New Zealand artist Fiona Pardington at the Royal Academy in London. (Photo: Jonathan Brady/PA/Getty).

Briar Williams
Sun, 12 Sep 2021

New Zealand artist Fiona Pardington at the Royal Academy in London. (Photo: Jonathan Brady/PA/Getty).

It’s no surprise that the art market has always been dominated by male artists. Not until the 20th century did art become a viable career option for women, and the prices asked for their work has never reached the dizzying heights their male counterparts can command.  

In 2014, a painting titled Jimson Weed/White Flower No. 1 (1932) by American artist Georgia O’Keeffe set the record for a woman artist at auction when it sold for US$39 million. It was the 20th highest price that year, but she was the only woman to feature on the list of 2014’s top 100 auction sales. Trawling back through years of auction data shows that not once have women made it into the top 10 auction sales results of the year and they are lucky if they make it even into the top 100.

The market in New Zealand is a little better and so far in 2021, two women, Frances Hodgkins and Rita Angus, sit in our top 10. It’s encouraging to see a significant increase in the attention and subsequently the prices being paid for the work of these and other New Zealand women artists. The most recent round of auctions, in July and August, demonstrated this. The auction houses in Auckland, and Dunbar Sloane in Wellington reported very strong results, with significant engagement across all areas, but a consistent theme across the board was an interest in women artists of the 20th century.

At Art + Object’s Important and Contemporary Art sale last month, Fiona Pardington photographs reached new heights, fetching the top two prices for the artist as well as the top price for a contemporary photograph sold at auction. One of the sale highlights was Davis Kea Wings (Above), recently exhibited at Toi Tū Toi Ora at Auckland Art Gallery Toi o Tāmaki, where it was dramatically hung in a dimly lit room. This photograph was intended to be printed on a gesso base which eventually proved too technically difficult and costly to pursue and only two were printed in this way, of which this was one. Even if it had hit the low estimate of $60,000 it would have taken the auction record, but the work was contested by five parties and sold for $111,000. 

The second work, Captive Female Huia, fetched the second-highest auction price, $72,000, against a reserve that reflected the $35,000 it sold for last year. This photograph was printed only in 2016, so the growth in the artist’s market is quite staggering.

Webb’s have recently had great success with the work of pioneering modernist Louise Henderson, whose efforts have had a critical reassessment after a touring exhibition from Auckland Art Gallery Toi o Tāmaki revealed the breadth of her career to a wider audience. A dreamy fluid diptych painting, Untitled c.1965, sold in the room for $65,000, just shy of the low estimate but a huge jump from 2015, when it was sold as two separate works, fetching a combined $15,000, in the Ron Sang Collection at Art + Object. Following on from the huge price Webb’s achieved for a Louise Henderson watercolour in April 2021 ($25,500), another from the same period, Flower Forms 1972, also did well to realise $19,000 against a low estimate of $15,000. Just a few years ago, similar watercolours from the same period would have made between $2000 and $5000 at auction.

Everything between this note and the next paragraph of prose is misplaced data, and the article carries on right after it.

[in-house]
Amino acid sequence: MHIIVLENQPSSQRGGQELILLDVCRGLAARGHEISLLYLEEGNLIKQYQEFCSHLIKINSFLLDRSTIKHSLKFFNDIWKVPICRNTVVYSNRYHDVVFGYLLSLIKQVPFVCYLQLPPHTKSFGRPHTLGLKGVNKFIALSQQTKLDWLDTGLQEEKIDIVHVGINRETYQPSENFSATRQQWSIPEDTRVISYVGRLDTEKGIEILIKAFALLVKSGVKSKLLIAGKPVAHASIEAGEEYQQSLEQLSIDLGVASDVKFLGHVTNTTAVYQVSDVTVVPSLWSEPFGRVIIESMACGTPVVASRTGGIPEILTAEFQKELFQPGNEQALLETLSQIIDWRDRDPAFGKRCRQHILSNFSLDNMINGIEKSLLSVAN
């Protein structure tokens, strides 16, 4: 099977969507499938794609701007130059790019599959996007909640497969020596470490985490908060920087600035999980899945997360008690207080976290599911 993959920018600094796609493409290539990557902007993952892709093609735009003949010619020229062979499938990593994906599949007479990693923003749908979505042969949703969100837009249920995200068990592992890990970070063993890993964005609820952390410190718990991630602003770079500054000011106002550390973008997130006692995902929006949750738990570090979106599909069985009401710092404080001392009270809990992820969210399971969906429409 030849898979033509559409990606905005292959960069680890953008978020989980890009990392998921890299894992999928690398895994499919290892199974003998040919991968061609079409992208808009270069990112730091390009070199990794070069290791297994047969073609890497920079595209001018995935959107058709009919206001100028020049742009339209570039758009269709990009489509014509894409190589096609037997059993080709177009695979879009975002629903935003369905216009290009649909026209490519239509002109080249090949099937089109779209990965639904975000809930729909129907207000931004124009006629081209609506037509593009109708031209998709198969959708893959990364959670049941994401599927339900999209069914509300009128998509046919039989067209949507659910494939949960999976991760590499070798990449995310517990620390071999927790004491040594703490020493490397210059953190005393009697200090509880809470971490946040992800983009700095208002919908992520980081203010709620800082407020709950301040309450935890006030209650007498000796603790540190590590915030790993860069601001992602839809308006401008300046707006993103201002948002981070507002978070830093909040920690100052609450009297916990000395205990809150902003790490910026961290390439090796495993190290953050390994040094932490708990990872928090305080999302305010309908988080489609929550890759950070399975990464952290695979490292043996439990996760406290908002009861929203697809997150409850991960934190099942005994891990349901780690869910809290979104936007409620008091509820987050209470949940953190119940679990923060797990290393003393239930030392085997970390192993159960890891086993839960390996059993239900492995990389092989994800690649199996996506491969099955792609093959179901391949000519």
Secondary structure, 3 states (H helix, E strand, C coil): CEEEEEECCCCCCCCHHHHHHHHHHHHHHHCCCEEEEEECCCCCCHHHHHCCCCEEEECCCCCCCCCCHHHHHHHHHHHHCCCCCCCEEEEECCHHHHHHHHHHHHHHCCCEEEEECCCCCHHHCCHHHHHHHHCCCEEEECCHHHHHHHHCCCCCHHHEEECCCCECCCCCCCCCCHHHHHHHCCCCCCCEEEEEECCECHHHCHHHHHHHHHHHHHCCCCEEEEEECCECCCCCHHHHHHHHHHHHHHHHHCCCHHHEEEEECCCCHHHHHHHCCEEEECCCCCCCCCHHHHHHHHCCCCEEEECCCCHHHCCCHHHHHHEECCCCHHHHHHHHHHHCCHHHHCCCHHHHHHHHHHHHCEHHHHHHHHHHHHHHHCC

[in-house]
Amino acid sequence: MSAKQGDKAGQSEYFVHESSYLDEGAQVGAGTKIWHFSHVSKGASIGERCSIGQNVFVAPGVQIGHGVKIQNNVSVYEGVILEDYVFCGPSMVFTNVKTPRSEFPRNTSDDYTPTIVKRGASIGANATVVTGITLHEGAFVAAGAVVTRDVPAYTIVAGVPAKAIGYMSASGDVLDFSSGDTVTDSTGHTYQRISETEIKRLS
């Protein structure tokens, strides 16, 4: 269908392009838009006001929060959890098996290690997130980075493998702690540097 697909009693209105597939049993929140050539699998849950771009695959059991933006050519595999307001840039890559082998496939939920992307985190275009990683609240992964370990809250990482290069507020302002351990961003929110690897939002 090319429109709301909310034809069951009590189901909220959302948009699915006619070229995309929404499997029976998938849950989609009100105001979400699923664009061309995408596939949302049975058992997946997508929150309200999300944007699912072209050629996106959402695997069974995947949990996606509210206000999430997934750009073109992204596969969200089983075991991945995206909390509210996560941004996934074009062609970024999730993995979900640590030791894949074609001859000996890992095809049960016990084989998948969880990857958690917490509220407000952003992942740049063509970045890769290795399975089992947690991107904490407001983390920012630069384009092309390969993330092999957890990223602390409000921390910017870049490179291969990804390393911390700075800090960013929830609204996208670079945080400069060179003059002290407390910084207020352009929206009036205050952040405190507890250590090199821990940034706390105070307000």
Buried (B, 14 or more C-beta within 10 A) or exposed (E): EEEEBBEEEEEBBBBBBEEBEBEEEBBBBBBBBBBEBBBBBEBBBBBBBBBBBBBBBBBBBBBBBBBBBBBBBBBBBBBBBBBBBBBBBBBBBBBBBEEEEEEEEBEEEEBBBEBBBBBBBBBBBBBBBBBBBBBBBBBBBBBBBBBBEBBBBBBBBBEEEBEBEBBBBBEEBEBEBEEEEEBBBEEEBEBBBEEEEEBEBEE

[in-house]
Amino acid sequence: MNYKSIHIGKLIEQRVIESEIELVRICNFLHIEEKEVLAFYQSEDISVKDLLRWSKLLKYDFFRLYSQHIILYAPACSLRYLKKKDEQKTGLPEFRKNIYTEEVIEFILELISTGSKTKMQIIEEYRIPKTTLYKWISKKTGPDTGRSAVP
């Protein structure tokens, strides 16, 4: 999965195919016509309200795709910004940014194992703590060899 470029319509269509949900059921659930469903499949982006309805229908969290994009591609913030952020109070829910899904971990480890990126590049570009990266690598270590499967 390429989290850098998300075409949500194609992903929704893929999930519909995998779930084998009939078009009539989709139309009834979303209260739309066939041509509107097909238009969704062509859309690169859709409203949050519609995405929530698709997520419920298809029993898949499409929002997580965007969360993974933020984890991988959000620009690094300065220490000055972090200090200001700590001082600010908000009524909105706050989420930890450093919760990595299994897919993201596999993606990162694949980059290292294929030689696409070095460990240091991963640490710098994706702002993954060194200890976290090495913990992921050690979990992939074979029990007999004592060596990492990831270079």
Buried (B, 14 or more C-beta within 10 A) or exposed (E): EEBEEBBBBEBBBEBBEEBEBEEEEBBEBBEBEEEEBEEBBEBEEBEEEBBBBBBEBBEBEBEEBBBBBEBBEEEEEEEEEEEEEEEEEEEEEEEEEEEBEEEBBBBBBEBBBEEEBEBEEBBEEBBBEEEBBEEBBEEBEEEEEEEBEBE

At International Art Centre’s auction of Important and Rare Art, the star was a repatriated and previously unrecorded painting by Frances Hodgkins, The Rialto, Venice, which was painted in 1906 and had spent its entire life with the Italian family of the original owner.  

Louise Henderson's untitled sold for $77,025 (incl BP) at a Webb's auction. 

The discovery of the work – unknown to scholars in New Zealand, including Frances Hodgkins expert Mary Kisler, who compiles the Hodgkins catalogue raisonné – was extremely exciting. Media stories about the painting were probably at least partly responsible for the number of bidders who turned out to compete for it. Bidding opened on the low estimate of $70,000 and a total of 35 bids were placed before the work sold to a New Zealand collector for $260,000, a record for a watercolour by the artist and the third-highest price overall for her work.

Very few oil paintings of landscapes by Rita Angus come up for sale and such an item is on the wish list of many a serious collector, so Dunbar Sloane’s promotion of her Mount Stewart, Waiau, North Canterbury C.1931-2 as a “mistresspiece” rather than a masterpiece was well justified in advance of their New Zealand and International Fine Art auction. A survey exhibition of Angus’s work was due to take place at the Royal Academy of Arts in London last year but the Covid crisis scuttled this plan. I can only imagine what such a prestigious exhibition would do for her market if one eventually took place. It’s highly likely the $270,000 achieved for her Mount Stewart work against a low estimate of $180,000 will look very reasonable in the not-too-distant future. 

Angus’s most famous painting, Cass, dating from the same period as the Mount Stewart, has the honour of being voted the nation’s favourite artwork and it was this taonga that spurred Adrian Locke, chief curator at the Royal Academy, to learn more about her and subsequently propose the exhibition. So while New Zealand women artists may have a way to go to catch up to their male contemporaries in the art-price stakes, the Rita Angus experience demonstrates that they can aspire to make their mark on the international stage.

All prices quoted are hammer price and do not include the additional buyer’s premium of approximately 20%. Further reading on successful women artists

Briar Williams is a fine art valuer at Art Valuations NZ

 

Sponsored
Demand driven change an easier route to carbon reduction

Taking a demand-driven approach to carbon reduction will naturally bring us into line with government targets.

Sponsored
Kiwi security technology leading the world

Businesses must take advantage of our home-grown, world-leading, internationally-valued cyber defence systems to manage risk.